As a global trading nation, New Zealand has wide-ranging economic, trading and other interests to which challenges can and do arise. These require the support of well-focused foreign and defence policies. Of particular importance is the Pacific/East Asia region, because of our economic links, and uncertainties about regional security.
New Zealand’s defence policy is contained in the Defence Policy Framework released in 2000. The Framework:
The five defence policy objectives are to:
The detail of how the Defence Force will be shaped for the future and the capabilities it will have to perform its roles and tasks, have been spelled out in the 2001 Defence Statement and the Defence Force’s 10 year Long-Term Development Plan released in 2002. The key components of these are:
The focus is on a sustainable, modern, combat trained Defence Force that is able to both meet New Zealand’s own defence and security needs, and make a useful contribution when it is deployed.
The Ministry of Defence was established in 1989. Its roles are: to provide high-quality advice to help the government make well informed judgements concerning the defence of New Zealand interests; to arrange for the acquisition of major items of military equipment needed to meet the capability requirements agreed on by the Government; and to conduct audits and assessments of the Defence Force and the major procurement activities of the Ministry.
The primary mission of the New Zealand Defence Force is to maintain a level of armed forces sufficient to deal with low-level contingencies affecting New Zealand and its region, and able to contribute to collective efforts where our wider interests are involved.
The New Zealand Defence Force employs about 8,550 men and women in uniform and 1,880 civilians including:
There are also 2,368 men and women in the Army Territorial Force and the Navy and Air Force Reserves.
Combat and support
The New Zealand Army combat force comprises two regular battalions, artillery batteries, engineers and light armour. The Naval combat force is comprised of three frigates, Te Kaha, Te Mana, and Canterbury and naval helicopters. The Air Force comprises a Rotary Wing Force of 14 Iroquois utility helicopters, a Maritime Force of six P3 Orion maritime patrol aircraft and a Fixed Wing Air Transport Force of five C130 Hercules and two Boeing 757 transport aircraft.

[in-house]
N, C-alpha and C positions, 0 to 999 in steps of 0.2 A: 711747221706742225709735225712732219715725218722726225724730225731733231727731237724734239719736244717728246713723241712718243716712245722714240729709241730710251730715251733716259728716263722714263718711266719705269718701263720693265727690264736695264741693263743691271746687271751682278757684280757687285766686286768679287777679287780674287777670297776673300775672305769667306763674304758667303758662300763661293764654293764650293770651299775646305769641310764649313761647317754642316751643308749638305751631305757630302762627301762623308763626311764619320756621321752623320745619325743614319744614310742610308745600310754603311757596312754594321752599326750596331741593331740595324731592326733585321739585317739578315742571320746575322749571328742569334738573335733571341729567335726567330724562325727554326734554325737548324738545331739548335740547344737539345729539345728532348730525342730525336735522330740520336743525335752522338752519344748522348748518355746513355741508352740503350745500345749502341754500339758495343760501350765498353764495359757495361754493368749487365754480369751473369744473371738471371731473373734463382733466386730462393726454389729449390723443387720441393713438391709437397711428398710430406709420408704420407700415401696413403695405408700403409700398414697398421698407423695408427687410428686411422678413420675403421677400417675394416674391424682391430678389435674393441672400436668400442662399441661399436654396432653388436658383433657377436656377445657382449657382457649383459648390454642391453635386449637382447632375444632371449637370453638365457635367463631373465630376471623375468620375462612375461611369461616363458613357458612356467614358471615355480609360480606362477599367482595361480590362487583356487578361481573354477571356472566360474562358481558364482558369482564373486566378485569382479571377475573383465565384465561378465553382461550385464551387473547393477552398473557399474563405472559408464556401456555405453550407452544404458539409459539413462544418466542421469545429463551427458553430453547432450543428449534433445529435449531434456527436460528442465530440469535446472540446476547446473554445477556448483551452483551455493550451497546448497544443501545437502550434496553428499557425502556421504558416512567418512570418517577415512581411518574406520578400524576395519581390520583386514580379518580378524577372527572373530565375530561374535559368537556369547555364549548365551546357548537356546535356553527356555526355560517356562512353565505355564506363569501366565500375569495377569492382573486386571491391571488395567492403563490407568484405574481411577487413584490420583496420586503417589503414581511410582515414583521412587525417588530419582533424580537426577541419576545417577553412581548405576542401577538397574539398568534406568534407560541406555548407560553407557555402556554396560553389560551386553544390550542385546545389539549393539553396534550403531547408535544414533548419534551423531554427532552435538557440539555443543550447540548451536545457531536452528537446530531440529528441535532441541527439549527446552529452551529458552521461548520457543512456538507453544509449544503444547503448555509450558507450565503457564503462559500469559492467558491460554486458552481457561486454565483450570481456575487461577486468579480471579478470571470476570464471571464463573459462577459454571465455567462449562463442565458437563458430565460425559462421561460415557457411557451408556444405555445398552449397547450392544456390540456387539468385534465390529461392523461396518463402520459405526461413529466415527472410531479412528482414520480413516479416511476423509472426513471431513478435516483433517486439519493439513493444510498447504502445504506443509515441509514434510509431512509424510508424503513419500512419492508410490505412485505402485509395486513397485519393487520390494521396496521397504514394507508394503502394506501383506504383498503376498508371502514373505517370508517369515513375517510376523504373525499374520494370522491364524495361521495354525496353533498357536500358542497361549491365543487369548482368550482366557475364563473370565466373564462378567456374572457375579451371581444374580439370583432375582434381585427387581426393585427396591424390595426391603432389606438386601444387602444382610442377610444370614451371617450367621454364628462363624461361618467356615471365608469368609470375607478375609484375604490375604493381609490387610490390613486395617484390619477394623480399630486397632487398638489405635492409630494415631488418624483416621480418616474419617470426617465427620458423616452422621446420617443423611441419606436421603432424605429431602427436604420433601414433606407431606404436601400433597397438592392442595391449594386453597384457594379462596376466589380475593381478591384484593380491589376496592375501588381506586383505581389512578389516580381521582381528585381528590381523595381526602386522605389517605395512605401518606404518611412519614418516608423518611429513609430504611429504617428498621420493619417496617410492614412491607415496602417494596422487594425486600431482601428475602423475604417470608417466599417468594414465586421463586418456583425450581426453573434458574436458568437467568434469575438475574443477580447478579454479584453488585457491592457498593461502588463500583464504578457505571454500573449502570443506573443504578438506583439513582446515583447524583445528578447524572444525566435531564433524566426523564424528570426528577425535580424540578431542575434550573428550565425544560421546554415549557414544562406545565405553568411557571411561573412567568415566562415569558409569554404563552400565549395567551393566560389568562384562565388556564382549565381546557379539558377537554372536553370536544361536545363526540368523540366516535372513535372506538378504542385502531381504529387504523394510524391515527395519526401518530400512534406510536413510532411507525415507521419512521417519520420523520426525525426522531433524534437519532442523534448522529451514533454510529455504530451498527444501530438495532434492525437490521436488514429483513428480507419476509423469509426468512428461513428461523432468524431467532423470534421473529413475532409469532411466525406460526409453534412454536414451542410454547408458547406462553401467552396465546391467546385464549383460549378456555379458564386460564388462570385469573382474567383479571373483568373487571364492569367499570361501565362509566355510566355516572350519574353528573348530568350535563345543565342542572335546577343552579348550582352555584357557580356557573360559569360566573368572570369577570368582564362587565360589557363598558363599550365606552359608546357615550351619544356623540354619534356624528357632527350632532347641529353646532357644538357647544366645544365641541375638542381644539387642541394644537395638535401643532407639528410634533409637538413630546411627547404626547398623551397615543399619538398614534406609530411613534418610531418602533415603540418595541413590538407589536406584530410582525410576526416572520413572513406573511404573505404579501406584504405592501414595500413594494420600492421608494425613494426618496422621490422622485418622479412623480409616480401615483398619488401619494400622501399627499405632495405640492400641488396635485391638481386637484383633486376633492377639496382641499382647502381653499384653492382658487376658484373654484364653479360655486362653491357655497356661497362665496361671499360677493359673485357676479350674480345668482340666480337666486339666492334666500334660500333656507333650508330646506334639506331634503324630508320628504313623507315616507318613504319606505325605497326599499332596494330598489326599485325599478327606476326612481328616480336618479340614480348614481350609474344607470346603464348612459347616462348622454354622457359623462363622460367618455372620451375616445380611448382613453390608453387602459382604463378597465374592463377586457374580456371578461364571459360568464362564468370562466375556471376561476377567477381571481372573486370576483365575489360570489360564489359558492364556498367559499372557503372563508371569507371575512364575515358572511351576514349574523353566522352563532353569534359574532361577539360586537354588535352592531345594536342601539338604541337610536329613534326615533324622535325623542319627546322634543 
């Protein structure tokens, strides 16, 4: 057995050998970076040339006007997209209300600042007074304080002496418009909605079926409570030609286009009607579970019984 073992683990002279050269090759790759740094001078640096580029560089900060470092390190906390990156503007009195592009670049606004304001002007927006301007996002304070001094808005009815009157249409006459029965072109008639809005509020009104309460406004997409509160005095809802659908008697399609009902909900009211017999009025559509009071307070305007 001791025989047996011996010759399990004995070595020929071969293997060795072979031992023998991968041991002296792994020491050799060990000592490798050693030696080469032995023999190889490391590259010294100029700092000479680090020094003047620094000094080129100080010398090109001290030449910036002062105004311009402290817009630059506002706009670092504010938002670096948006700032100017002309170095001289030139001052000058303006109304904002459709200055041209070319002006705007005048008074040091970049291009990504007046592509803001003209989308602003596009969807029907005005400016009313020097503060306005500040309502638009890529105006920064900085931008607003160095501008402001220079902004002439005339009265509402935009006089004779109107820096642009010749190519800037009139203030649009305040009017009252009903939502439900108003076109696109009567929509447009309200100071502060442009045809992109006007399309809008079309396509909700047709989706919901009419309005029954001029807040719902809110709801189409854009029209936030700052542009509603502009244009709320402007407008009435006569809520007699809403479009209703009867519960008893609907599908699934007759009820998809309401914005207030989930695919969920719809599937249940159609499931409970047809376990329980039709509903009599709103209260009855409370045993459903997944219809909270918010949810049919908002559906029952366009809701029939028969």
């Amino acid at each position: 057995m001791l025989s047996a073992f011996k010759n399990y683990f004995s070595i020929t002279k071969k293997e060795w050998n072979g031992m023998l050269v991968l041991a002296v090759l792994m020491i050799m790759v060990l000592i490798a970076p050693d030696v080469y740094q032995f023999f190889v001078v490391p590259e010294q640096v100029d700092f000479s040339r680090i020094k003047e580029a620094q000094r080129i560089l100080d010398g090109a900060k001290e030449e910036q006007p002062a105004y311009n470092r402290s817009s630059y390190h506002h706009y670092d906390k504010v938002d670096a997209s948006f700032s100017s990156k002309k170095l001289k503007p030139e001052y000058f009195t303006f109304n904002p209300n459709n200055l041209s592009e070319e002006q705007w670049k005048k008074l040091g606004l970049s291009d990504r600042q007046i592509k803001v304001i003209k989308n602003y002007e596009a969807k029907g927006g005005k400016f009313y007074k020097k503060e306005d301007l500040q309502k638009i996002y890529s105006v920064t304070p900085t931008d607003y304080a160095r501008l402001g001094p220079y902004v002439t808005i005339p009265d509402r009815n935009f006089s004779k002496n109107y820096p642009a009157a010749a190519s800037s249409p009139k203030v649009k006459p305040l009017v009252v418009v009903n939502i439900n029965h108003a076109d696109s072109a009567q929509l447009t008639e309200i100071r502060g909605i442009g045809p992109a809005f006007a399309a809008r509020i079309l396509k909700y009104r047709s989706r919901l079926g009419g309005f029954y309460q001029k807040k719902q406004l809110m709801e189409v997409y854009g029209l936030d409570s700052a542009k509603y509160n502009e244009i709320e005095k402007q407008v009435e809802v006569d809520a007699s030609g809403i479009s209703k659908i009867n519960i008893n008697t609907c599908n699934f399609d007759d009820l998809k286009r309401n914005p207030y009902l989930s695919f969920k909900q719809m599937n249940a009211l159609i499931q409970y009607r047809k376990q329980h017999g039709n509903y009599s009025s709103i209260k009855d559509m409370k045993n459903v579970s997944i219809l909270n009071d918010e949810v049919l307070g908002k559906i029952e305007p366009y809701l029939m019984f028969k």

Support and logistics for the combat forces include drivers, medics,
signallers, suppliers, store-people, mechanics and technicians.
What do they do?
The defence forces are ready to go anywhere in support of New Zealand’s interests. To be prepared they must train. At the most basic level this means improving their skill at arms, both as individuals and as units, and training to work together as teams. It includes training in how to use equipment, and how to work with other units, other services and the defence forces of other countries.
Over the past decade the Defence Force has contributed to a number of international peace support operations.
In 2002 there were some 800 personnel from all three Services in
14 missions in four continents, plus the South West Pacific. The largest
mission – and the largest operational deployment since the Korean
War – was the contribution to Timor Leste, (known as East Timor),
initially 1100 personnel from the Navy, Army and Air Force.
The Defence Force is one of New Zealand’s largest training organisations. Since 1970, it has supported, in partnership with our communities, the New Zealand Cadet Forces, a youth development organisation that currently has 4,200 cadets and officers in 103 cadet units throughout the country. Since 1993, it has helped some 2,000 unemployed young people gain practical job skills and personal development under the Limited Service Volunteer Scheme. Sixty percent of these graduates have gone on to work or further training. In addition to military training, the Defence Force has civilian as well as uniformed staff doing university courses and trades training.
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The three services (Army, Navy and Air Force) parade before Wellington crowds on their return from peace-keeping in East Timor.